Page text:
Last night, just two nights before my trip to Bangladesh to engage on a project to help bring the poor into financial inclusion, I ran upon a Frontline program on the predatory practices of banks around credit. During this program, Frontline interviewed various lobbyists, government politicians, consumer advocates, and other industry specialists regarding the 24,000% annualized interest fees associated with “courtesy” overdrafts, the changing interest rates on cards, and the exploitative payday loans/check cashing businesses… all of these services target the poor.
My outrage grew as the program continued, and I began thinking of the work I do… to help bank the unbanked through mobile payments/banking services. As we target financial inclusion to the next billion people with little money, we mobile payments professionals have a moral obligation NOT to copy the predatory practices that our banking system has firmly instilled in the west. In our race for profit, let us not forget that our hope is to lift these people out of poverty, not bring them into further financial collapse through lack of fee transparency and ease of credit. We have an obligation not just to provide the services, but to provide transparent ones with financial literacy skills. I know this is a tall order, but if we do not focus on these, we will indeed be replicating a system that is designed to exploit the poor, rather than to help them.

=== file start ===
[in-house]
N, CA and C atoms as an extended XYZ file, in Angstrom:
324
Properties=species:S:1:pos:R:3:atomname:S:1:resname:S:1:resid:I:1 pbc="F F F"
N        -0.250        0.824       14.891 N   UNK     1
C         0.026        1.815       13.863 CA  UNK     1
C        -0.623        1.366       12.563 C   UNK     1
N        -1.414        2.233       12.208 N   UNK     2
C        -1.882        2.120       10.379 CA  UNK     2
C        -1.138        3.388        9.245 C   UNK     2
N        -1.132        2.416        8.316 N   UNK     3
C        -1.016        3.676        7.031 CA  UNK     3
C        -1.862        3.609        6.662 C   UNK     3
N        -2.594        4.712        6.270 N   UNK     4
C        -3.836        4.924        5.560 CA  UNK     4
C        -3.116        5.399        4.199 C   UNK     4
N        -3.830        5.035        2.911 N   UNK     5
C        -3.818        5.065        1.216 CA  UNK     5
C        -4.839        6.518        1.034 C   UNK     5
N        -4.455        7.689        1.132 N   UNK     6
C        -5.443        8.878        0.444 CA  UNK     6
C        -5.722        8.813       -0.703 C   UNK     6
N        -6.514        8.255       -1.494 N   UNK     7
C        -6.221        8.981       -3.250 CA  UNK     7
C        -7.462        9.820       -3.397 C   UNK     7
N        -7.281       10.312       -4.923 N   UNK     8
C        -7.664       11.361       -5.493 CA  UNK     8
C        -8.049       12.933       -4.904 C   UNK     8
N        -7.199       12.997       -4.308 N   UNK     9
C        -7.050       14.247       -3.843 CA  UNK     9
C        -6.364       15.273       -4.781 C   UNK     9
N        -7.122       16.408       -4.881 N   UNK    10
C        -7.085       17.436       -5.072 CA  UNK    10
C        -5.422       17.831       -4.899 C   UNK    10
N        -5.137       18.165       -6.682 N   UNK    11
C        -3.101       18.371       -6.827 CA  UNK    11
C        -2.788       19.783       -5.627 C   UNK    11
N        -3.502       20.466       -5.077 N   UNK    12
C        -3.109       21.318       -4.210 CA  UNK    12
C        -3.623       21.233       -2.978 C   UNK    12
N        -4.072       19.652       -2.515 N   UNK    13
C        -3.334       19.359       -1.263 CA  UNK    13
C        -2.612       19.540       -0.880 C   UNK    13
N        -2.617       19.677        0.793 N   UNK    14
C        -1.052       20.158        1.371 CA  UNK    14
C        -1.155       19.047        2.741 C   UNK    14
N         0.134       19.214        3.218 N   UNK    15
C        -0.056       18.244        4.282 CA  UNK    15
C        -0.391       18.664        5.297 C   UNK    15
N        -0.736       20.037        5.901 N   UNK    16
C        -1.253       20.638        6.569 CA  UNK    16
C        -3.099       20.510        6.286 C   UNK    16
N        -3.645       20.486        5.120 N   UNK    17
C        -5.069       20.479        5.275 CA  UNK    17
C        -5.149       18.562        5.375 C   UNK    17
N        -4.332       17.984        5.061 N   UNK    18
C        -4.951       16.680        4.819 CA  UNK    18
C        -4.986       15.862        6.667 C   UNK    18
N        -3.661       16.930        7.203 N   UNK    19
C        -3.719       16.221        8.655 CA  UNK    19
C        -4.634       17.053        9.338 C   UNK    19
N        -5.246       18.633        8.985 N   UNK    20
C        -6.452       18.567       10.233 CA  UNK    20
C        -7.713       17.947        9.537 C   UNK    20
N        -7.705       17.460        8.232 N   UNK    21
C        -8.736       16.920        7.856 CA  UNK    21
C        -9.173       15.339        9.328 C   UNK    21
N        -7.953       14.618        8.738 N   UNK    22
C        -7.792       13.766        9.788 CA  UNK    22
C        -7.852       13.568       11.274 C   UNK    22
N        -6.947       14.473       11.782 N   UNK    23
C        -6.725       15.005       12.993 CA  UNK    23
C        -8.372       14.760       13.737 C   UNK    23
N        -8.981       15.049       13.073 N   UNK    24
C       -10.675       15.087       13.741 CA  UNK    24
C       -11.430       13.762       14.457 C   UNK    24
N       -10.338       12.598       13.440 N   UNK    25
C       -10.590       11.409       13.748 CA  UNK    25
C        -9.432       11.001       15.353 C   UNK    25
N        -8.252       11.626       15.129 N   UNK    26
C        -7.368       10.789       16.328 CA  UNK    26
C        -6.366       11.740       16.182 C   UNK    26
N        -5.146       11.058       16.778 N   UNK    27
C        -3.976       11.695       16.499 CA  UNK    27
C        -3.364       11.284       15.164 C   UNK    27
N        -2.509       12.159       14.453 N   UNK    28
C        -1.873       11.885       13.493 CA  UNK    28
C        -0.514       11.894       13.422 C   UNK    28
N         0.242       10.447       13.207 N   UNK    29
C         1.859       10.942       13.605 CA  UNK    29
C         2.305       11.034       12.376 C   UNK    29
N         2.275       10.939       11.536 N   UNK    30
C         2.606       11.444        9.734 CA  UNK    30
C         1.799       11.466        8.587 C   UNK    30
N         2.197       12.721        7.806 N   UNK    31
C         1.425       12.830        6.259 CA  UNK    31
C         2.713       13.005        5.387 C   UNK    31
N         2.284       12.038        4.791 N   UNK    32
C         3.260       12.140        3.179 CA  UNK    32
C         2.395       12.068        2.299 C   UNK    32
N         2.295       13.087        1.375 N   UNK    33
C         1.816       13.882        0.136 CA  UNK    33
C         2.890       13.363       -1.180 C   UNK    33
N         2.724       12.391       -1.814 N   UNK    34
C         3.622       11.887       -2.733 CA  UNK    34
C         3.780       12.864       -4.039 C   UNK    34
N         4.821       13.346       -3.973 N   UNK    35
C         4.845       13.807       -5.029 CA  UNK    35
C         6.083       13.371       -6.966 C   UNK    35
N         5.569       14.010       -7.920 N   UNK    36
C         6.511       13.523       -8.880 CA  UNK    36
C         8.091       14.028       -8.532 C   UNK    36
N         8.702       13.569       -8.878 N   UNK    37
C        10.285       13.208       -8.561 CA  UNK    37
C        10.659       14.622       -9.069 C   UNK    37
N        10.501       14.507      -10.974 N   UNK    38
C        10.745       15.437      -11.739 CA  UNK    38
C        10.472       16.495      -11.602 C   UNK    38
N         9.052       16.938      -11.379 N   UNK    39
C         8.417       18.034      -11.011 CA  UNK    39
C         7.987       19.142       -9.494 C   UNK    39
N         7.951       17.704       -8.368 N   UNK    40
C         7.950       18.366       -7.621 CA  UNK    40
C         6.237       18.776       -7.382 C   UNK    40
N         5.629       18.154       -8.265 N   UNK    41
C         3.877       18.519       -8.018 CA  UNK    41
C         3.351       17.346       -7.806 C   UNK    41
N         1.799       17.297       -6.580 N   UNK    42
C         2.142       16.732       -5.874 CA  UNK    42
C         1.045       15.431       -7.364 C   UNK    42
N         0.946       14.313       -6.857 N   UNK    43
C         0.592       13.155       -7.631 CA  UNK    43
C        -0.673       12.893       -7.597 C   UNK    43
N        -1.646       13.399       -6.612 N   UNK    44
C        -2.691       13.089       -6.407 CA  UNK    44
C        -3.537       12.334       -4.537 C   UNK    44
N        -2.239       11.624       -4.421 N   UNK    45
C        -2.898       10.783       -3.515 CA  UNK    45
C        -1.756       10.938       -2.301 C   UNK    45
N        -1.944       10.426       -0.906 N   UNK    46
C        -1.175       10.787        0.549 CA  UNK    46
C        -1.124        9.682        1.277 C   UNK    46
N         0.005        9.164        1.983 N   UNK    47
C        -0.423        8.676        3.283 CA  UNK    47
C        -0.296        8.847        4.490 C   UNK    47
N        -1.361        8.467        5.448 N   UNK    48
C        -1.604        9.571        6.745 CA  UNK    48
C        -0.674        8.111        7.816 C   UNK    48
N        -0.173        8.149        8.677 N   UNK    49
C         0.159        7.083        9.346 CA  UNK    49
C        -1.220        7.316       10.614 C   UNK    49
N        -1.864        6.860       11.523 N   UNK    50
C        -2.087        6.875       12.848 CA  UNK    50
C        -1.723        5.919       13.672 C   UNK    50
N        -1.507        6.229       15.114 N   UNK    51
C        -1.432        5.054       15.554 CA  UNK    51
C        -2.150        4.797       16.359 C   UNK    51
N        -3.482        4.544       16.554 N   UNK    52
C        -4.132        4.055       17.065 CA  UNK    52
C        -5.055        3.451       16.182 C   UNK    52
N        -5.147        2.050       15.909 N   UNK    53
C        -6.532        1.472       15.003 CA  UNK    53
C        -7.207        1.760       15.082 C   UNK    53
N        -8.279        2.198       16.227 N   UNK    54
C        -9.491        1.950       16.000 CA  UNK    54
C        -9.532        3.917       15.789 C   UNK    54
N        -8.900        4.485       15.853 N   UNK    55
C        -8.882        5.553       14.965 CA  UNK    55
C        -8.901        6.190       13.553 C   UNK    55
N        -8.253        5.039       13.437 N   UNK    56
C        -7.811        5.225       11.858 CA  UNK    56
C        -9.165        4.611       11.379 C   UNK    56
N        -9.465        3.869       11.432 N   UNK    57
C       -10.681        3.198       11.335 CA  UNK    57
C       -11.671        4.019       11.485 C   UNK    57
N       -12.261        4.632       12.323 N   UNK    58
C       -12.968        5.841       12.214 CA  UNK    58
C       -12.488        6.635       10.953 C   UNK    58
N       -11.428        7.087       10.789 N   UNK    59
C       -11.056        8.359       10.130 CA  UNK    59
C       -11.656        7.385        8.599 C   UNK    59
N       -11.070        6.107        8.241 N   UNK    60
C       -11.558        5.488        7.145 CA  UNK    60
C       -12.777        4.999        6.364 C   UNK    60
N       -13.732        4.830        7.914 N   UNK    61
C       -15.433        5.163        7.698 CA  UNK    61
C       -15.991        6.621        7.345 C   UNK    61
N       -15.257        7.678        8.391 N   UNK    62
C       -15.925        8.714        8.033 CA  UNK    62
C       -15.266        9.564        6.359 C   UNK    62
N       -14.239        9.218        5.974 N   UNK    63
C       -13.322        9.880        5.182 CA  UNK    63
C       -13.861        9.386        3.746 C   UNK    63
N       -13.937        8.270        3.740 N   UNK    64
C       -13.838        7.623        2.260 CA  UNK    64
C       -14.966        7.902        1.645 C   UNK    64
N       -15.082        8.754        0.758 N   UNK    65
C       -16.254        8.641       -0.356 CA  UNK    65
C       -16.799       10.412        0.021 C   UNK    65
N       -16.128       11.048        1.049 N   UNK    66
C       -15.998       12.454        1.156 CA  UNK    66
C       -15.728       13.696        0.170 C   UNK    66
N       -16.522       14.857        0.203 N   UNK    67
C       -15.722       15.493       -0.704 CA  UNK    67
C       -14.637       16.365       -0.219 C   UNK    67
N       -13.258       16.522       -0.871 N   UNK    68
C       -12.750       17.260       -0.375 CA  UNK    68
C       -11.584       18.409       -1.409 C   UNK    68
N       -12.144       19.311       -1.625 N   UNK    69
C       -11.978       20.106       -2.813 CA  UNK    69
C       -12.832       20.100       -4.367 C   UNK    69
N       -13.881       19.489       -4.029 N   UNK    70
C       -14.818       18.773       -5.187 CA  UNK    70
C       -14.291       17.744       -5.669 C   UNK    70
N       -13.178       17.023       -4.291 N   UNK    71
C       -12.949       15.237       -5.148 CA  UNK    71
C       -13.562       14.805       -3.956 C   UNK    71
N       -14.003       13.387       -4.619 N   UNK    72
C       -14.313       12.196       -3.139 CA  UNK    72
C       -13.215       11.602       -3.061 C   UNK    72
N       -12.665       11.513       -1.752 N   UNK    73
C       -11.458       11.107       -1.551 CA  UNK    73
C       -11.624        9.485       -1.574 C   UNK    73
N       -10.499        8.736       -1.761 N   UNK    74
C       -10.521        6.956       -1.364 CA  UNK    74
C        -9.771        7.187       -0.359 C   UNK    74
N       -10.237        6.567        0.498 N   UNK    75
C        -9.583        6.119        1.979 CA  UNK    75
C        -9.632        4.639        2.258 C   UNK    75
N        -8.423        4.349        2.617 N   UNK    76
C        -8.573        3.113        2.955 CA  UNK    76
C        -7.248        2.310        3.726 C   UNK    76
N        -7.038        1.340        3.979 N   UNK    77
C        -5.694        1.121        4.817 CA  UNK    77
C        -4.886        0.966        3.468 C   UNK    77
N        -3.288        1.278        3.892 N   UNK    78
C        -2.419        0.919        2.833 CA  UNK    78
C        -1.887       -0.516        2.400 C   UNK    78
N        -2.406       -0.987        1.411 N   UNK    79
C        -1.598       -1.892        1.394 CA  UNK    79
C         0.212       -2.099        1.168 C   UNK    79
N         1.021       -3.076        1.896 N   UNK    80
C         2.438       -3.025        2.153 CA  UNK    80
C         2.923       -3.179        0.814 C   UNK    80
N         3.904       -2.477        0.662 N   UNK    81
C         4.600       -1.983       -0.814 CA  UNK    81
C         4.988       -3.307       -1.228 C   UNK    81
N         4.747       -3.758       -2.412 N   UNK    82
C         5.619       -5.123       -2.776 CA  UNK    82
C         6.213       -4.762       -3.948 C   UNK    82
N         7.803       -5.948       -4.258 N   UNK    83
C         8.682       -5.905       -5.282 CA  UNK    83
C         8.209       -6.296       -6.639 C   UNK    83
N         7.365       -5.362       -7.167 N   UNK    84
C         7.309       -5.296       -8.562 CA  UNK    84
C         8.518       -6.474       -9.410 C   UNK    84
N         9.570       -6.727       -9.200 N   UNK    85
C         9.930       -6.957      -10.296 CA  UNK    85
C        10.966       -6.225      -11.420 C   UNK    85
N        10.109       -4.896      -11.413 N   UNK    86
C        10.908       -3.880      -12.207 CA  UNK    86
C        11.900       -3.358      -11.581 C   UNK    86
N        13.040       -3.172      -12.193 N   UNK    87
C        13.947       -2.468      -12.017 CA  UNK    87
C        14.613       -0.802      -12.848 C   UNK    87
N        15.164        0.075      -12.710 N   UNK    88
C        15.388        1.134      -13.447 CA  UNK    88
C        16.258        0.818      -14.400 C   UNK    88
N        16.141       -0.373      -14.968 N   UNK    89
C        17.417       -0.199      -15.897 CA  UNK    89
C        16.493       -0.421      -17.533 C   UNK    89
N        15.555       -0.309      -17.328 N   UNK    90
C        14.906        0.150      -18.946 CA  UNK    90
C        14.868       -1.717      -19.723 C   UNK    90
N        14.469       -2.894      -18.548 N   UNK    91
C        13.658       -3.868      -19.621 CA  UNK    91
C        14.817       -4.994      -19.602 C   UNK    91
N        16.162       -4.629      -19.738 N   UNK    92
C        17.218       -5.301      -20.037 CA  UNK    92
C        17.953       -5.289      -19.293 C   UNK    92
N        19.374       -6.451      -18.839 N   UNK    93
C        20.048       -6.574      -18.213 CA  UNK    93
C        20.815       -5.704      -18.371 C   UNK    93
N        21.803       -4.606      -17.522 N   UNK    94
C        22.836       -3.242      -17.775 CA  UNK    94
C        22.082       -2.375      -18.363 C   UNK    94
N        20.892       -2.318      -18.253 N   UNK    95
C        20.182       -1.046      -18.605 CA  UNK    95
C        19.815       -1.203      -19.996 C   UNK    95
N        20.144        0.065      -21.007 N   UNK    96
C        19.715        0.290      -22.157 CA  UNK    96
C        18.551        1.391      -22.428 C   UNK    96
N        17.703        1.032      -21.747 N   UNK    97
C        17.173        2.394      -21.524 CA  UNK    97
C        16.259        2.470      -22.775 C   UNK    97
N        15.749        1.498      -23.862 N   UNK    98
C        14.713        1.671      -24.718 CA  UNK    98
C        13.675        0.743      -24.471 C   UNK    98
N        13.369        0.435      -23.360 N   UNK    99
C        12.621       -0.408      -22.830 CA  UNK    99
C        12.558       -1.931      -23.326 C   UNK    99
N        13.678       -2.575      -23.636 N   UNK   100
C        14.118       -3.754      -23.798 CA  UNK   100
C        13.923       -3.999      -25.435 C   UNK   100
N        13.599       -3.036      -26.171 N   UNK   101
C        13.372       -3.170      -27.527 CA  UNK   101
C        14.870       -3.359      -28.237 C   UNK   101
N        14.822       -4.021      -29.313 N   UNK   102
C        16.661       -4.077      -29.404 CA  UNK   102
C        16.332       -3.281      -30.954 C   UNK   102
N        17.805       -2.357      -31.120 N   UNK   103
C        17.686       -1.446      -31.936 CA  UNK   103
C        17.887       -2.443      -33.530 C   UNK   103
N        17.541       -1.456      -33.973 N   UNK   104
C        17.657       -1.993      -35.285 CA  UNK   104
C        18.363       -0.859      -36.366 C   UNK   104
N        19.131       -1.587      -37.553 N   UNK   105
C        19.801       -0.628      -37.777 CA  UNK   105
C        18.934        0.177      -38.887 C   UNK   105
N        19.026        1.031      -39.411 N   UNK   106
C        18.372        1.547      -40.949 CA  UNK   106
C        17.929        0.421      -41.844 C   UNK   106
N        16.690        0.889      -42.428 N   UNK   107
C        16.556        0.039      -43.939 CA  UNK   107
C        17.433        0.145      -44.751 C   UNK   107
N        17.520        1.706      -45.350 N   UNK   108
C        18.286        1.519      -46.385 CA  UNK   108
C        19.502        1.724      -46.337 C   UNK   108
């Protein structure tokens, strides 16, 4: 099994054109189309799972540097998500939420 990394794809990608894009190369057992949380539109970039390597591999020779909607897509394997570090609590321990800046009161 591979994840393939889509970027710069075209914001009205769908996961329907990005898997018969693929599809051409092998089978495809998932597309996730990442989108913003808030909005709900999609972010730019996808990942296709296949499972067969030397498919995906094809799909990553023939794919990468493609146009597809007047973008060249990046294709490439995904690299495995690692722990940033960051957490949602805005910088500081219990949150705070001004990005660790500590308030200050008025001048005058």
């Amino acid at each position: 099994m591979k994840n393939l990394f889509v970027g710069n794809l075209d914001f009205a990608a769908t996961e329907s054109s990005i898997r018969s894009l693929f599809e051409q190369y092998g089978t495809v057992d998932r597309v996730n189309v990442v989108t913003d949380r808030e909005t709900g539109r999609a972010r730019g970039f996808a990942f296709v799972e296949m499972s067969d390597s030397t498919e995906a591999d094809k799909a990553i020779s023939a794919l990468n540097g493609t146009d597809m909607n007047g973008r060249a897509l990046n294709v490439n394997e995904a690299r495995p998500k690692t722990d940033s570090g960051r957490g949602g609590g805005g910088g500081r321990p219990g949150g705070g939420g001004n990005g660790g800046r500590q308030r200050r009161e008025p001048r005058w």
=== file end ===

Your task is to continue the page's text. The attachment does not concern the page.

To view the program, go to this link: http://www.pbs.org/wgbh/pages/frontline/creditcards/?utm_campaign=homepage&utm_medium=proglist&utm_source=proglist